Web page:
Journal "pharmascolds" skew policy, says study

Share this article:
Medical journal coverage of the question of physician-industry relationships is “unbalanced” and may be skewing public policy towards ever-more restrictive safeguards against industry influence.

That's the finding of a trio of researchers – one of them Harvard's Tom Stossel, MD, the industry-friendly founder of the Association of Clinical Researchers and Educators – in a study published in Nature Biotechnology. They looked at 108 journal articles, including original research, reviews, editorials and other commentaries, published over the past quarter-century and dealing with the topic of industry-physician relationships.

“Publications on this topic began to appear in the 1980s and peaked around 2000,” write the study's authors, who plotted the topic's trajectory through keyword searches on terms like “conflict of interest,” “CME” and “physician-industry relationships.” Earlier papers, they found, mainly concerned research relationships, while later papers explored a variety of possible avenues of influence including marketing to physicians, commercial support of CME and “ghost writing” of journal articles.

Nearly all of the articles they looked at (89%) “unambiguously emphasized risks” of industry-physician contact. Very few considered possible benefits of industry-physician interaction, and most speculated industry-physician contact hurt patient care outcomes – absent supporting evidence.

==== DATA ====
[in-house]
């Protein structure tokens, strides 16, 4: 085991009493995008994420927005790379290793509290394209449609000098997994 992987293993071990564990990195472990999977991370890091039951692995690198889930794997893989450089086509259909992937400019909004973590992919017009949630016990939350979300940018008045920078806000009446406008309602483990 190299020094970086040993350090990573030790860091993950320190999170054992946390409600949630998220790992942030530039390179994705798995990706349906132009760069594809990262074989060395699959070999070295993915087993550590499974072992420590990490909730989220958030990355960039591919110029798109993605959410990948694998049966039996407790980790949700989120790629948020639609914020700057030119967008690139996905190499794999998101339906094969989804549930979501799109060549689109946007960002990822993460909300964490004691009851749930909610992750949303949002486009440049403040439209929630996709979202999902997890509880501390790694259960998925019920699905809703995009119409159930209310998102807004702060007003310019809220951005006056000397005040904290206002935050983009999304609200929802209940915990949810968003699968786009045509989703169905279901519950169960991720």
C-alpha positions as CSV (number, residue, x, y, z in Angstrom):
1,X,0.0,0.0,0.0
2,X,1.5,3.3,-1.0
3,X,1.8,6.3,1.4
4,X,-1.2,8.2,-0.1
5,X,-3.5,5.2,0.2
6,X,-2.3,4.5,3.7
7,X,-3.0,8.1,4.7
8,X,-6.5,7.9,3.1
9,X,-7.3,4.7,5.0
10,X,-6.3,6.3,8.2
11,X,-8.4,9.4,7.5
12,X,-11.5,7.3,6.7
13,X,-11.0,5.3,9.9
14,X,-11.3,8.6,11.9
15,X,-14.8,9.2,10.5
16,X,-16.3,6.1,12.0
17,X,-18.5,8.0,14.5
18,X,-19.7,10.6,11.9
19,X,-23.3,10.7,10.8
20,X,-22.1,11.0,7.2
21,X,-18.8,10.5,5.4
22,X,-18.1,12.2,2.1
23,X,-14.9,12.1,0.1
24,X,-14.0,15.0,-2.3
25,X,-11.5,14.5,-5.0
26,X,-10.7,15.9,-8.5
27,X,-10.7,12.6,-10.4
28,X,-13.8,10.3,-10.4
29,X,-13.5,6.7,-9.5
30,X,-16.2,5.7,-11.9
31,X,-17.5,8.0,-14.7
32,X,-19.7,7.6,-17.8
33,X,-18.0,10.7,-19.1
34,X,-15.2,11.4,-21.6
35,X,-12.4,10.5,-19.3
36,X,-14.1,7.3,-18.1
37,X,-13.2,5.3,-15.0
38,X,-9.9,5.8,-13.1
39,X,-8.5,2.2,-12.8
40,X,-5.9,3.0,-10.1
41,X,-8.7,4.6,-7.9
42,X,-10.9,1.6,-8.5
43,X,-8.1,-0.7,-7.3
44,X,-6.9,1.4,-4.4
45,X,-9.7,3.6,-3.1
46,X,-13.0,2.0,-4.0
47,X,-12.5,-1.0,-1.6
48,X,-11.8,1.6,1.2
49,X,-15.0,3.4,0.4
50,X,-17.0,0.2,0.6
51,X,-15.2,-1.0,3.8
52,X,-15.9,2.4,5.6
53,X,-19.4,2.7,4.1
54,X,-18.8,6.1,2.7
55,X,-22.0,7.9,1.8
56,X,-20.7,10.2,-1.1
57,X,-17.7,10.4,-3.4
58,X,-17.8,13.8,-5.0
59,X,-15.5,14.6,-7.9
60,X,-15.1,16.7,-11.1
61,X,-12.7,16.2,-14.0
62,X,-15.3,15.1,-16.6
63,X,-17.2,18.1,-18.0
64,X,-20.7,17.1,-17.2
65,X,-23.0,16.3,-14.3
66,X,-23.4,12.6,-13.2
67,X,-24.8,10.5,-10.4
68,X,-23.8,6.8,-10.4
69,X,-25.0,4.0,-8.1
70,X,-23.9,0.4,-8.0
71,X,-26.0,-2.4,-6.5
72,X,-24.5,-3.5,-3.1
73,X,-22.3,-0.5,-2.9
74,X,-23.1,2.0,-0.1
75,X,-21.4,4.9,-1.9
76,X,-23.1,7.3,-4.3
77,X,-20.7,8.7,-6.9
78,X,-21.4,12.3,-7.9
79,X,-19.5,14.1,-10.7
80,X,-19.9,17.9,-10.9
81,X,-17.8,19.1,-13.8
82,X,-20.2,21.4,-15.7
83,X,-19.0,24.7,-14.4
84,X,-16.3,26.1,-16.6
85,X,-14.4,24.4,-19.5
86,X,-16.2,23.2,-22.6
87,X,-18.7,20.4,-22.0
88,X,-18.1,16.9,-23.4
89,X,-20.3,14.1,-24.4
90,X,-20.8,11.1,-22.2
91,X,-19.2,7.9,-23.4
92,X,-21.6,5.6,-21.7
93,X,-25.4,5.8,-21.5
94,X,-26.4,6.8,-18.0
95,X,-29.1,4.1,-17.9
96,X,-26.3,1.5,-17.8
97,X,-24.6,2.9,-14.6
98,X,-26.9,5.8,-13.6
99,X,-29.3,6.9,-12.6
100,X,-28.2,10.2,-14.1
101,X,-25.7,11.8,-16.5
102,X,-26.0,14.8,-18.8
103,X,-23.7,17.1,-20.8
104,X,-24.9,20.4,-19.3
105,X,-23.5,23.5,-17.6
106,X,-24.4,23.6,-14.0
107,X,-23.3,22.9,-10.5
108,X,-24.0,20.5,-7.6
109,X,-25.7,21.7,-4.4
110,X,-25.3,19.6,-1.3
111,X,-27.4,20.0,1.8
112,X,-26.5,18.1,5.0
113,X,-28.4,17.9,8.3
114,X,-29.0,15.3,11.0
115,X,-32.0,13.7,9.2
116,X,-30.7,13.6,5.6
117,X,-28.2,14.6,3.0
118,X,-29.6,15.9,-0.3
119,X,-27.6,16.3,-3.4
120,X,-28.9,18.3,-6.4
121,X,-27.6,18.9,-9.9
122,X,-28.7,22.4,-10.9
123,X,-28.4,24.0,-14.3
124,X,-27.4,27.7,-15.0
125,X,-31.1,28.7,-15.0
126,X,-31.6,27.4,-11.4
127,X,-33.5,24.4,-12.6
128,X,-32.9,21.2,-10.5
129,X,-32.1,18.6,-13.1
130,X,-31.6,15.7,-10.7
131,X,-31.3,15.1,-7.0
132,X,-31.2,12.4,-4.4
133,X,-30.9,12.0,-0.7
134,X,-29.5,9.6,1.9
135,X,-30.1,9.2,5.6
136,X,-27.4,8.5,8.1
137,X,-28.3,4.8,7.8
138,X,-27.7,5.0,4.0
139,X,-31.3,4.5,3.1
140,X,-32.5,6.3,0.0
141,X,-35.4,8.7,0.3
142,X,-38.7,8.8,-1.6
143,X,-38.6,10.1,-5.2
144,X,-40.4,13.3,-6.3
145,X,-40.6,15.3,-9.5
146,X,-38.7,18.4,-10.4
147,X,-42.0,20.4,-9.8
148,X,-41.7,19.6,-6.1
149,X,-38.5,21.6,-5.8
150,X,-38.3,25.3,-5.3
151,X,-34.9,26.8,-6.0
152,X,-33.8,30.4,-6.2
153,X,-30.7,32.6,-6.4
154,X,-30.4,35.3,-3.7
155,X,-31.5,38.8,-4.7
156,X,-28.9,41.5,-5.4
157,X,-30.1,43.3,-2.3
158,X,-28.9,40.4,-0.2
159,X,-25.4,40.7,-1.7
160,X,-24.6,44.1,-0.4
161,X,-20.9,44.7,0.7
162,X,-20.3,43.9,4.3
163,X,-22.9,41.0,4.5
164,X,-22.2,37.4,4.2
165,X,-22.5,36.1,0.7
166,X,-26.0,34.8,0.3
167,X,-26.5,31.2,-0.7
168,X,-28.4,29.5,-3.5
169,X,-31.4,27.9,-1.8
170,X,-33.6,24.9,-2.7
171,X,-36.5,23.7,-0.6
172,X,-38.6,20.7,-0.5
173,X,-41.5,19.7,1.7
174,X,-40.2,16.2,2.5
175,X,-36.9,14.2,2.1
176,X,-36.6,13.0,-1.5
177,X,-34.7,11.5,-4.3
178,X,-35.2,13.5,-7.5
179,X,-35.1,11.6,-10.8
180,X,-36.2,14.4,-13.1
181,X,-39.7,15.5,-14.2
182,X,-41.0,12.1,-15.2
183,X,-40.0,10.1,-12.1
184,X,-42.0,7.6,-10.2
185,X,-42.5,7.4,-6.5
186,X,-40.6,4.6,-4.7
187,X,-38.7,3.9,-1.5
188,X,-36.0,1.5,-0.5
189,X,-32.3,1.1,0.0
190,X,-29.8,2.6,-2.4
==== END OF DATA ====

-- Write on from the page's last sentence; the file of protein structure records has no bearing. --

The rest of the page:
“In our view, the dominance of risk-emphasizing papers and the low prevalence of opposing viewpoints in those papers have contributed to the evolution of policies concerning academia-industry relationships,” wrote the authors, arguing that the brickbats from medical journals have fed a “conformity cascade” among ill-informed lawmakers. They called for journal editors to bring in “a broader and more inclusive diversity of voices when considering articles on academic-industry relationships.”   
Share this article:

Email Newsletters

More in News

Gilead reaps huge HCV sales, payer fury

Gilead reaps huge HCV sales, payer fury

Sovaldi's debut has been marked by plenty of criticism from payers and lawmakers, but the hep. C drug's launch, now confirmed to be the fastest of all time, has also ...

Bayer drug gets orphan label

Bayer drug gets orphan label

The FDA designation is for an experimental, inhaled form of ciprofloxacin intended to treat a rare lung condition.

Lilly's cancer drug ramu granted gastric indication

Lilly's cancer drug ramu granted gastric indication

Ramucirumab received FDA approval today in advanced gastric cancer, a nod that could translate into $600 million in peak sales.